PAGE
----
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Perfecting Patience

August 8, 2012

If you’re anything like me, patience does not come easy. Don’t get me wrong, I am neither relentlessly achievement-focused nor all that goal-driven. I am just as prone to distraction and procrastination as anyone else. But when I think I know what to do, and others aren’t ready to join me to get it done, I find it hard to hold back.

As I have matured (read: gotten older), I’ve come to appreciate the importance of patience and its role in helping me achieve strategic successes. I’ve also come to appreciate what make it distinctive and worthy of my effort and focus.

In my younger years, I was encouraged to be persistent. The importance of perseverance was often emphasized too. I’m sure both of these practices have their place, but they clearly are not the same as patience.

Persistence is mostly about repetition. It’s externally focused and emphasizes doing something over again until you perfect it or it succeeds. This certainly has merit, as no one gets very good at any complex task without repeating and perfecting its essential elements. At the same time, persistence neither requires patience nor particularly benefits from its application. The harder you work, the more time you devote to perfecting execution, the faster you will achieve proficiency.

Perseverance suggests a mindset or internal orientation toward challenging or difficult tasks. We are much more likely to persevere when we think we’re right and all we need is time for people to come around to our view. It’s easier to persevere when we see things happening before others and expect the environment or their understanding of it to evolve in ways that will convince them to see the rightness of our advice. It’s only difficult to persevere when we don’t think that will happen in time to avert a bad outcome or we have to accept accountability for a failure to convince them to see things our way.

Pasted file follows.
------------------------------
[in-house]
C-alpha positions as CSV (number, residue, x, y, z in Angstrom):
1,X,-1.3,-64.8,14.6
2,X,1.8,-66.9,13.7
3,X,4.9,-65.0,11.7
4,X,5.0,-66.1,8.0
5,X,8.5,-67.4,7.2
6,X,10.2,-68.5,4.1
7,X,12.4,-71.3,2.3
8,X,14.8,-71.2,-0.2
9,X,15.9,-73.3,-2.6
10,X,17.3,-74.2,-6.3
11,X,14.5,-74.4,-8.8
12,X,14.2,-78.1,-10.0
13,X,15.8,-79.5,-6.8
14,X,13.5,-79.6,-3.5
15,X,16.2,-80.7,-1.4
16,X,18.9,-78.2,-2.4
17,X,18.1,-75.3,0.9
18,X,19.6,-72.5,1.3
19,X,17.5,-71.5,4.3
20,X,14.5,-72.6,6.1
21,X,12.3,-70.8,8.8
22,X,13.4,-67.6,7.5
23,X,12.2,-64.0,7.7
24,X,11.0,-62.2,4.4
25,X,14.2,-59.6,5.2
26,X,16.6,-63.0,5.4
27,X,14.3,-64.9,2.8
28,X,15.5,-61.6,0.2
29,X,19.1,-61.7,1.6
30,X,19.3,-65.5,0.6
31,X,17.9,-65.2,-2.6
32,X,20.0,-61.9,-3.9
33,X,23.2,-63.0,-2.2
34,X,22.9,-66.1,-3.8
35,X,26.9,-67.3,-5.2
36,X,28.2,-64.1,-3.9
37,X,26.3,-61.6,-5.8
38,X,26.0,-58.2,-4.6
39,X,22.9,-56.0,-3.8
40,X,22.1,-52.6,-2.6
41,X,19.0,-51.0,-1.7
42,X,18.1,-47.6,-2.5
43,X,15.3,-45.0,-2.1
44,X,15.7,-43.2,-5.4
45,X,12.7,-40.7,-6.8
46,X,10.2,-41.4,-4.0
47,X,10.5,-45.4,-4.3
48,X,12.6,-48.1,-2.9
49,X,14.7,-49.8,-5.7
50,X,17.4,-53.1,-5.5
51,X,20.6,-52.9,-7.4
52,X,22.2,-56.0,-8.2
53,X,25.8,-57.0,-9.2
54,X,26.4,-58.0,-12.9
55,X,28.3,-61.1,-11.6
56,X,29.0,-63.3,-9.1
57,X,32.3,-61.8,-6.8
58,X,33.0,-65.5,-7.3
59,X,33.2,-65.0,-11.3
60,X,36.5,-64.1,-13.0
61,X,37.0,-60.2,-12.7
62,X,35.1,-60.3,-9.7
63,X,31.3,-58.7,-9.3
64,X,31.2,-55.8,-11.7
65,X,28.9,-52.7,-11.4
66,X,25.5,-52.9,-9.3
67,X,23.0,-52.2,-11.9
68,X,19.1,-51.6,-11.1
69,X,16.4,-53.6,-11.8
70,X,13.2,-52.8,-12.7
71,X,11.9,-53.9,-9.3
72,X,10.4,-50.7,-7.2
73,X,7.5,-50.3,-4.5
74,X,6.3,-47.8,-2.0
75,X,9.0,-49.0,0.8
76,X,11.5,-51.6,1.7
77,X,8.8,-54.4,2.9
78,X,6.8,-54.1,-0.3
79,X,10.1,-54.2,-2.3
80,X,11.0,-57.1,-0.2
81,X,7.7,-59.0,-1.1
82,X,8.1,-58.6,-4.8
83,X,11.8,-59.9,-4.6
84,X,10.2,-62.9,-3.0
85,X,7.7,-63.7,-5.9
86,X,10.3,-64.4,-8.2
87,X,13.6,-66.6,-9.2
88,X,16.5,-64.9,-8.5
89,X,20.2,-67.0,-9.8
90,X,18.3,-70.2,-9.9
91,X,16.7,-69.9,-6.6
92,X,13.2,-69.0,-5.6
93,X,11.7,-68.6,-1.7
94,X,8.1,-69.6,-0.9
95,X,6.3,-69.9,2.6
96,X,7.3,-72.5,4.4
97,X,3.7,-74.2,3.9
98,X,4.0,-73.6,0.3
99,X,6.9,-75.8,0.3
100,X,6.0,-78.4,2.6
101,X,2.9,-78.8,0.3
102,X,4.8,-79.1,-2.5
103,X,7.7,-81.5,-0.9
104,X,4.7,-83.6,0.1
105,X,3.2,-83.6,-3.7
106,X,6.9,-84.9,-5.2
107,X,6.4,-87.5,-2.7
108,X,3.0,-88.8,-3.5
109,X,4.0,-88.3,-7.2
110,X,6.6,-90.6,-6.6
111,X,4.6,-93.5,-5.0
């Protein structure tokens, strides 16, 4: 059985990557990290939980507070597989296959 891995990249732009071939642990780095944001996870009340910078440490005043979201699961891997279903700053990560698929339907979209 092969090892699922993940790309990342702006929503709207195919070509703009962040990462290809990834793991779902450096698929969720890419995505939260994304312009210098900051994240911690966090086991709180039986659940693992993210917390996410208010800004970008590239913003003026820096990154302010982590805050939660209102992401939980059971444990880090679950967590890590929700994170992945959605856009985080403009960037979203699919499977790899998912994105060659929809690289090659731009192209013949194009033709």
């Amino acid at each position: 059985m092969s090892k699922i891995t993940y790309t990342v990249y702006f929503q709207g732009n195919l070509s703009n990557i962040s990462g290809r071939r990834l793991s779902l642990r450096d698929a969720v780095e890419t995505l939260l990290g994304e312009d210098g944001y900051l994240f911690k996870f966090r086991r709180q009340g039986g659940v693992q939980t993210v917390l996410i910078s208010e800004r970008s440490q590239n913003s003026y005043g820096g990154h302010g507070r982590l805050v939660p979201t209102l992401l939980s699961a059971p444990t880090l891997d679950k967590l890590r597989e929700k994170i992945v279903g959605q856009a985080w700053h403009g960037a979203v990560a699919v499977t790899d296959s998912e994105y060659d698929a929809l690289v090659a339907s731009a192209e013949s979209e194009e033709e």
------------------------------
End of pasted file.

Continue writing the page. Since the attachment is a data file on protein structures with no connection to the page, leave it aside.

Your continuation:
If procrastination is about failing to take action when we know we should and perseverance is mostly a question of keeping our powder dry and waiting for the solution to become apparent to others then patience must mean something else altogether.

I have become convinced that patience differs qualitatively from both persistence and perseverance in that it requires the alignment of both of these disciplines. Patience does not imply inaction. Indeed, patient people use their time wisely to perfect the essential elements of their craft. At the same time, they must display perseverance while waiting for the right opportunity to deploy their skills in ways that will influence outcomes.

In these ways, patience is a proactive rather than reactive response to circumstances beyond our control. Rather than resigning ourselves to accept external circumstance, patience affords us an opportunity to work on what we can control while waiting and watching for the right opportunity to arise. In some cases, it also opens our eyes to opportunities to acquire new skills that complement or enable us to fulfill our aspirations.

The discipline of patience requires us to approach problems in a different way. We usually think intentions influence our actions. This view suggests we get the results we desire by aligning our efforts to what we want to achieve. In reality, this works less often than it should because we tend to focus on what we know or think we know, which blinds us to opportunities to succeed by adapting our execution to changing circumstances. Sometimes it blinds us to change altogether.

Exercising patience requires us to recognize that more often than not our intentions follow our attention. We see opportunities only when we look actively for them. As such, patience requires us to adopt a perspective outside ourselves. This demands much more of us than persistence or perseverance. Putting ourselves in the position of others also exposes us to risks because it may make us seem less in control from others’ perspectives.

Anyone with genuine accountability for performance inevitably encounters situations that require her to cede control in exchange for getting others to take responsibility for tasks. This is especially true in a complex world where no one person possesses all the skills required to complete complex missions.

As it has become clearer to me that patience really is the paramount strategic virtue and differs significantly from persistence and perseverance, it has also become clear to me that perfecting patience requires persistence and perseverance. You only become good at it through focus and repetition.


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